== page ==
almost embracing as they spoke. A few were practicing steps, tango
An archway and a sloping gangway led to the main dance
hall. My first look at the Argentine tango stopped my heart and
literally took my breath away. I had danced ballroom tango, the
silly act with the rose in your teeth, the thing that can seem quite
comical, as it is a slightly hysterical dance. But this tango was
something other. I had danced salsa in the clubs in New York and San
Francisco. But coming into Ericís world was like entering a dream.
I wanted to jump into it, to eat it, to be in it. Yet I, who had
never been afraid of dancing, felt in awe: this was the black
diamond ski slope for experts only, or so I thought, or so it seemed,
and clearly something that required skill. The movement on the dance
floor was impressive with no two couples doing the same steps and
yet all part of a flowing symmetry. Such variation, like in a
snowstorm in which each snowflake is unique, yet somehow connected
to the whole, where the wind and interplay of these flakes create
In the tango, it is the music that is master and the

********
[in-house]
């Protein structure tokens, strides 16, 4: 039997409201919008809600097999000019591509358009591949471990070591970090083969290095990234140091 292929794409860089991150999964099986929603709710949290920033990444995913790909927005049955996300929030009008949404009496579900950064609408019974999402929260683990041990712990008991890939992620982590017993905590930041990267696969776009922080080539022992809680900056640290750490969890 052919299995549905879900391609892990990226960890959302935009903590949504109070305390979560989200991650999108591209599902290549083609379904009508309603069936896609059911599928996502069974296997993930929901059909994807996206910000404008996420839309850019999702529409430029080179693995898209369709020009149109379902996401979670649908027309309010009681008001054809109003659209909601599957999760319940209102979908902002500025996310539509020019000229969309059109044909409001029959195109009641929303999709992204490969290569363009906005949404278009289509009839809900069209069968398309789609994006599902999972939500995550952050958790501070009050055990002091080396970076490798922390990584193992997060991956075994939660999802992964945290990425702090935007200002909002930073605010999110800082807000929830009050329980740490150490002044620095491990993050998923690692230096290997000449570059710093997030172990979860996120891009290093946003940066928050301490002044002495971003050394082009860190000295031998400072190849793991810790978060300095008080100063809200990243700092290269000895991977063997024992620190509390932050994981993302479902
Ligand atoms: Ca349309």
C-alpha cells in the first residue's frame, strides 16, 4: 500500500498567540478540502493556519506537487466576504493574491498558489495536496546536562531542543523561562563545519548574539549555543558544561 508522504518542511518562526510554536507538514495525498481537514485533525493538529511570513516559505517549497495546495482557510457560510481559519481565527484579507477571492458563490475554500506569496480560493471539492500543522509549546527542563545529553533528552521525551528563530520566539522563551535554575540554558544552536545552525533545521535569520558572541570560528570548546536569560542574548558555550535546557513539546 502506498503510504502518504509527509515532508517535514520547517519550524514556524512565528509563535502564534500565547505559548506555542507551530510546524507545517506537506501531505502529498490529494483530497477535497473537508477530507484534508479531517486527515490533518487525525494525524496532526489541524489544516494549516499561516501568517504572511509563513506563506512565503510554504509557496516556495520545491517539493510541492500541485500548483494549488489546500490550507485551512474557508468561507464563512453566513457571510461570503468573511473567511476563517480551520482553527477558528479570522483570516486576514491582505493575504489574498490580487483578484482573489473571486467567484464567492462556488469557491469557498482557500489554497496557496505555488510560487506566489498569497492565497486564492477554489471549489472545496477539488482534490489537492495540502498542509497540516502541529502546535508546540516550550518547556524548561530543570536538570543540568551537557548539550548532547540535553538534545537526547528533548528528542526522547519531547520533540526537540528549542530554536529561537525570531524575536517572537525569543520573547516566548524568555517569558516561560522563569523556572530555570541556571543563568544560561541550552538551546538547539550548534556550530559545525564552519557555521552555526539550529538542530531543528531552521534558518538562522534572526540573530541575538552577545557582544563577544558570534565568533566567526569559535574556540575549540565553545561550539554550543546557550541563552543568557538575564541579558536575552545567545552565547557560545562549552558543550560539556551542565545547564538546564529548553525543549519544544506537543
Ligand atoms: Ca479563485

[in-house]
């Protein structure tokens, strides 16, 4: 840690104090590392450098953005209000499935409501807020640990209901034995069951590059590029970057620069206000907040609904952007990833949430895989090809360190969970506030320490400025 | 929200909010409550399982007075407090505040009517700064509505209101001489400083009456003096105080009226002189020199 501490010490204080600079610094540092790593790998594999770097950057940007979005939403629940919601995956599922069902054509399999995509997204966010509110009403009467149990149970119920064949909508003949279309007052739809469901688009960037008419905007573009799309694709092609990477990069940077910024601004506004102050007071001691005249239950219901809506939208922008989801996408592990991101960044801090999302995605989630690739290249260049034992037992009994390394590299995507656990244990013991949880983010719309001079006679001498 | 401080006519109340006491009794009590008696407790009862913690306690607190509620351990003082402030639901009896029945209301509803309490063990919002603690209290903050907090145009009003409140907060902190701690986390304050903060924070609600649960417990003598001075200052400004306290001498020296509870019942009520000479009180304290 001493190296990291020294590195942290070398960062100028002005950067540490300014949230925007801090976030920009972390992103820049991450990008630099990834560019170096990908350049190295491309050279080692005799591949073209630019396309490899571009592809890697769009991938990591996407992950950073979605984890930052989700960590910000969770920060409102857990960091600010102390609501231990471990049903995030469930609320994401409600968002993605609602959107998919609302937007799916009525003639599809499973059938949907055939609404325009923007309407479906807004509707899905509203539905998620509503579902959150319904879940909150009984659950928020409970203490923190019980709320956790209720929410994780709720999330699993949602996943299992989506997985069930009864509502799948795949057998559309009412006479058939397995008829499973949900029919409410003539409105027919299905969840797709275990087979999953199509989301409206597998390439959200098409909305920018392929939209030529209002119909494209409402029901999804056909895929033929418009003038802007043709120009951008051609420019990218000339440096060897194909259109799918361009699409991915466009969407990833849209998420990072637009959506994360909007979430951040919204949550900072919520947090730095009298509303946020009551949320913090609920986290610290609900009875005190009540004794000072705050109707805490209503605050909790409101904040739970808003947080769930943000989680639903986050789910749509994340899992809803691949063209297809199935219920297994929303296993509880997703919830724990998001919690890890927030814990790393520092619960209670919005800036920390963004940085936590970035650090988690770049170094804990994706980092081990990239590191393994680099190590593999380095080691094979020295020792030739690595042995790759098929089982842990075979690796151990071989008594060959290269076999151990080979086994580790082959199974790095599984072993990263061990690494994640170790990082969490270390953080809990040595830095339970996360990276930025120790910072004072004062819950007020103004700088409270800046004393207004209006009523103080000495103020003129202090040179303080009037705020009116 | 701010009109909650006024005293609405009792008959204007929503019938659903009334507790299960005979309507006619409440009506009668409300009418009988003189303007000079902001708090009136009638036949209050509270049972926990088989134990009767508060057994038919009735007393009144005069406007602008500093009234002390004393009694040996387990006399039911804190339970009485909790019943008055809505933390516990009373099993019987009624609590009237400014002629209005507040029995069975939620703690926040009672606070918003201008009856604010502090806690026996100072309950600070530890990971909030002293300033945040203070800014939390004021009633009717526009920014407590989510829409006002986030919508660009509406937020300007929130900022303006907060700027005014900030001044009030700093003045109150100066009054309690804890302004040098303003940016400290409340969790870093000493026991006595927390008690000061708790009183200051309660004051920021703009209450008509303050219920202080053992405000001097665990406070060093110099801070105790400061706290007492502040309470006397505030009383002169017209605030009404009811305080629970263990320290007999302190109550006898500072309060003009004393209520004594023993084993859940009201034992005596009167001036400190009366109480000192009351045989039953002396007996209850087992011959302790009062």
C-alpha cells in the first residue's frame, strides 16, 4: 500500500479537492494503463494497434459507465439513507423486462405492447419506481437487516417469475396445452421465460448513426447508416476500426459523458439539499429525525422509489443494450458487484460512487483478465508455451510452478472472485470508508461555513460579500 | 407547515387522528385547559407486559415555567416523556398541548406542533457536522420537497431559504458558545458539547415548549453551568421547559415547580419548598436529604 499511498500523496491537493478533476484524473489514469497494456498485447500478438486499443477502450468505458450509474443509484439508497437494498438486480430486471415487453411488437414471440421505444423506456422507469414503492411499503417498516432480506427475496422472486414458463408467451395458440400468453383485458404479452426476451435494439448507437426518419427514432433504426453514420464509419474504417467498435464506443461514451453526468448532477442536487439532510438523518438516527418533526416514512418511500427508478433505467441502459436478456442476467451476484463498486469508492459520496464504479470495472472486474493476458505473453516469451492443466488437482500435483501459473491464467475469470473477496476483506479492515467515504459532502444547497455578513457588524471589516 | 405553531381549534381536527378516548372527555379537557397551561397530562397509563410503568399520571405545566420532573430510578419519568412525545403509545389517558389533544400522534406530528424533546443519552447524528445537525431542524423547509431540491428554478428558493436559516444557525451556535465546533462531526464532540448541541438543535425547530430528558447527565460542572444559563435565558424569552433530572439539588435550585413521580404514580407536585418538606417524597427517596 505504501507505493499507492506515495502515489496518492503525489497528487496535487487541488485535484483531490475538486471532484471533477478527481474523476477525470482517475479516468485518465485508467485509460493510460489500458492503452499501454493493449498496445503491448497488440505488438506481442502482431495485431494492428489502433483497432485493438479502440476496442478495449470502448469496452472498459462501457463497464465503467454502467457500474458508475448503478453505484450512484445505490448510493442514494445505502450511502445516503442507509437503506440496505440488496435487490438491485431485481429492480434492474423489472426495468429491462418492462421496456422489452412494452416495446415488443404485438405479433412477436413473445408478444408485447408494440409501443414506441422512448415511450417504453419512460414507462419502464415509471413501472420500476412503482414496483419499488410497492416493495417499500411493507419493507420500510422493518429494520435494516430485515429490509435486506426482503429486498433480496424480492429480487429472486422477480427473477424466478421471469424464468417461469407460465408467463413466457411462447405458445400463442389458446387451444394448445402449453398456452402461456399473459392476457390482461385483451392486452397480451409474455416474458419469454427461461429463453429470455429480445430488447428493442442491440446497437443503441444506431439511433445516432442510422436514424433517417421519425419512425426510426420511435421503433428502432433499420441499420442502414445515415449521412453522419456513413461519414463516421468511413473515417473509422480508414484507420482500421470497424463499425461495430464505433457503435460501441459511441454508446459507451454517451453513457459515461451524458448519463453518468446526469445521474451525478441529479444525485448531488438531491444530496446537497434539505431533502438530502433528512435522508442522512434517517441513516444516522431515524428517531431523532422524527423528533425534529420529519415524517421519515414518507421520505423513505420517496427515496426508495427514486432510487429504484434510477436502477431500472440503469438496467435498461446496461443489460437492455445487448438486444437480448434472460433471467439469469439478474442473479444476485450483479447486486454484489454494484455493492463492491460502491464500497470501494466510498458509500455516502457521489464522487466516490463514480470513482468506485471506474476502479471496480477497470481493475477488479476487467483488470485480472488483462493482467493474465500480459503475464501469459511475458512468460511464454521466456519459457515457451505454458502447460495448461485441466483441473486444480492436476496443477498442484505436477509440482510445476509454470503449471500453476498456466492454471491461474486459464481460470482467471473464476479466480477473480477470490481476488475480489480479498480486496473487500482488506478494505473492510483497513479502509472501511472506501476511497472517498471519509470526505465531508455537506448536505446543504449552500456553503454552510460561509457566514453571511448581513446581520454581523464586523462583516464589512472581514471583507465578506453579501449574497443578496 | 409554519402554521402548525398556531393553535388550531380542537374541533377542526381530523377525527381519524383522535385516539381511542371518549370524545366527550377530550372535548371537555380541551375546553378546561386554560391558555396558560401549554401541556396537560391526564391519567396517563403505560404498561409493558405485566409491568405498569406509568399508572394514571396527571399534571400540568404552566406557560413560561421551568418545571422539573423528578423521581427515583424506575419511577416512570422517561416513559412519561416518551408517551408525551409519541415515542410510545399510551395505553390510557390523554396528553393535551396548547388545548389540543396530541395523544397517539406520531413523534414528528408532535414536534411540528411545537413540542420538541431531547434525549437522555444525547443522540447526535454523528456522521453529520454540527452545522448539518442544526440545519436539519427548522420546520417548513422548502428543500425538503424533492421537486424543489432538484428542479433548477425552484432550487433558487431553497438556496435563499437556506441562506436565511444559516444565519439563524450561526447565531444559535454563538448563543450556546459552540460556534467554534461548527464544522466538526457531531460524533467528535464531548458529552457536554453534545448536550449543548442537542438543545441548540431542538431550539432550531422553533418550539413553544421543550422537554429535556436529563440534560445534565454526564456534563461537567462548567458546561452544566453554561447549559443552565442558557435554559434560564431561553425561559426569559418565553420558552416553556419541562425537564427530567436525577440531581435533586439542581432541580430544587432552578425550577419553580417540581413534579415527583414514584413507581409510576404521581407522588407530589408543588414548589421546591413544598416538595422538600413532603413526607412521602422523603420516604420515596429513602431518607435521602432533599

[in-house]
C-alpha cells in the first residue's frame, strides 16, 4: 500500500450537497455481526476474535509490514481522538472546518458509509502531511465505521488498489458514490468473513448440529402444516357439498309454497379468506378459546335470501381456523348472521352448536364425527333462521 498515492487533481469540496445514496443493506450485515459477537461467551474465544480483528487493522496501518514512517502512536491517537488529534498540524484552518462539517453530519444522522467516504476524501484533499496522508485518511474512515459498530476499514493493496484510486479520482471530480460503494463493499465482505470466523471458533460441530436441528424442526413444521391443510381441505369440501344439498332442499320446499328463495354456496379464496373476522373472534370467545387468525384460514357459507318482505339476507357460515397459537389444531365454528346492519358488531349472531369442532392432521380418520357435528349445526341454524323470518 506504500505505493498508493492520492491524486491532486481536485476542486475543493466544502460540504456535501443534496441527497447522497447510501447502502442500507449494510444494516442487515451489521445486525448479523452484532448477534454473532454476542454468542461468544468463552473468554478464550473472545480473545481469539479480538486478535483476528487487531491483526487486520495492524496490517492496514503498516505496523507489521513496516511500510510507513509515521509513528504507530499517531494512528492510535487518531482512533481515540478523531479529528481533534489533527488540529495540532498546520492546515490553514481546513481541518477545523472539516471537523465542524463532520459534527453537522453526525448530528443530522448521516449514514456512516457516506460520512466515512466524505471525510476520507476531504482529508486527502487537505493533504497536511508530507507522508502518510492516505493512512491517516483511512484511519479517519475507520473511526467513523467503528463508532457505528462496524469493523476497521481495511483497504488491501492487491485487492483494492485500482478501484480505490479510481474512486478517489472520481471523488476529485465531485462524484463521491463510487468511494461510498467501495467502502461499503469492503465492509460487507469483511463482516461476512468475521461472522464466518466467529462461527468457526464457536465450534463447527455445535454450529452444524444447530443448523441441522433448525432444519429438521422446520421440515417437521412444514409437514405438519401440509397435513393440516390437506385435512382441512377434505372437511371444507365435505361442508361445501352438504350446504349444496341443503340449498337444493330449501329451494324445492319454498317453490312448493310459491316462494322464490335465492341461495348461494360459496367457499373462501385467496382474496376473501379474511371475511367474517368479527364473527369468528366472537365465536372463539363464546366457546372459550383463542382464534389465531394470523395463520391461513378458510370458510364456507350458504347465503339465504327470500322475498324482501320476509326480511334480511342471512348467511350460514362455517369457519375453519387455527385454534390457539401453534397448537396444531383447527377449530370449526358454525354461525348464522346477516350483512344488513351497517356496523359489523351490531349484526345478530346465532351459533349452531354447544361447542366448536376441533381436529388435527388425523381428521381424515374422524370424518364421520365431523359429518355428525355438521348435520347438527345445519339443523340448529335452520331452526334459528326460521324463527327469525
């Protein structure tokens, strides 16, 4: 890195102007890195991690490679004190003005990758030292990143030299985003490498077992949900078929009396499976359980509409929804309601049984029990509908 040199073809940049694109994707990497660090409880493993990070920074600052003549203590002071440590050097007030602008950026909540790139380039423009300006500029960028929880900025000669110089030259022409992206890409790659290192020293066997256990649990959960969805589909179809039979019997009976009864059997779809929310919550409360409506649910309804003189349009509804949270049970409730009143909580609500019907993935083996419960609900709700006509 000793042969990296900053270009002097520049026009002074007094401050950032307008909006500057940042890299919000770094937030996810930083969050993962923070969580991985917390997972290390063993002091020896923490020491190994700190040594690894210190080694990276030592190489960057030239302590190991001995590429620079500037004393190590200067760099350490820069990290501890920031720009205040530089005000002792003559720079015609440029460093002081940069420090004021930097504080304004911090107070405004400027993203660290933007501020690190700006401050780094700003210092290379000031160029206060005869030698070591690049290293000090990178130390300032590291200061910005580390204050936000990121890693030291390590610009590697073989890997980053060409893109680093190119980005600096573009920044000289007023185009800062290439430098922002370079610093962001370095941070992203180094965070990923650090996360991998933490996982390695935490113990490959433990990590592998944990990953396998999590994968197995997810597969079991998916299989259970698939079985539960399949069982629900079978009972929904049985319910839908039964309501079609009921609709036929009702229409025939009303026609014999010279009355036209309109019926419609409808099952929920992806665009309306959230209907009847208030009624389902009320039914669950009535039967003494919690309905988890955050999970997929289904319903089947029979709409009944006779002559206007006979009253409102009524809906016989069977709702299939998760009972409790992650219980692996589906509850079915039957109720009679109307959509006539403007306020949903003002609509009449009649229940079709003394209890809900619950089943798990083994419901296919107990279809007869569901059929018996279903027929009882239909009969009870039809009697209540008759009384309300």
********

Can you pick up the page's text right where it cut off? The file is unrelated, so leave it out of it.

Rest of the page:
dancers must adjust to this. After listening for a while, I could
distinguish the variations: the waltz; a faster almost Salsa rhythm;
and what Iíd soon learn was the true tango, slower and imbued with
a searing melancholy. At the start of a song, there was a moment of
attention and then one by one the couples began to move. They pulled
in close, but their eyes did not meet. There was no talking. It was
serious, amazingly serious and sensual. I had never seen anything
like this in Holland and as I looked more closely at the people in
the room they all seemed Italian, Spanish, or South American. Even
my Yoga teacher, who had recommended I come, he too became Latin as
I had no idea that the place I had chosen to stand and
watch was the spot where people found their next partners. At a
moment when I was truly lost in this dream world, someone came over
to me and gave a look, such an inviting look, that despite his lack
of words, I knew I was being invited to dance. I quickly stammered
that it was my first time, that I had no idea of how to do it.
- It doesnít matter, this man
said, in a heavily accented English, have you ever danced?
- Well IÖ
- Come on, just follow me and
listen to the music.
He took hold of my hand. His was slightly moist, very
warm and very reassuring as he led me onto the dance floor. As the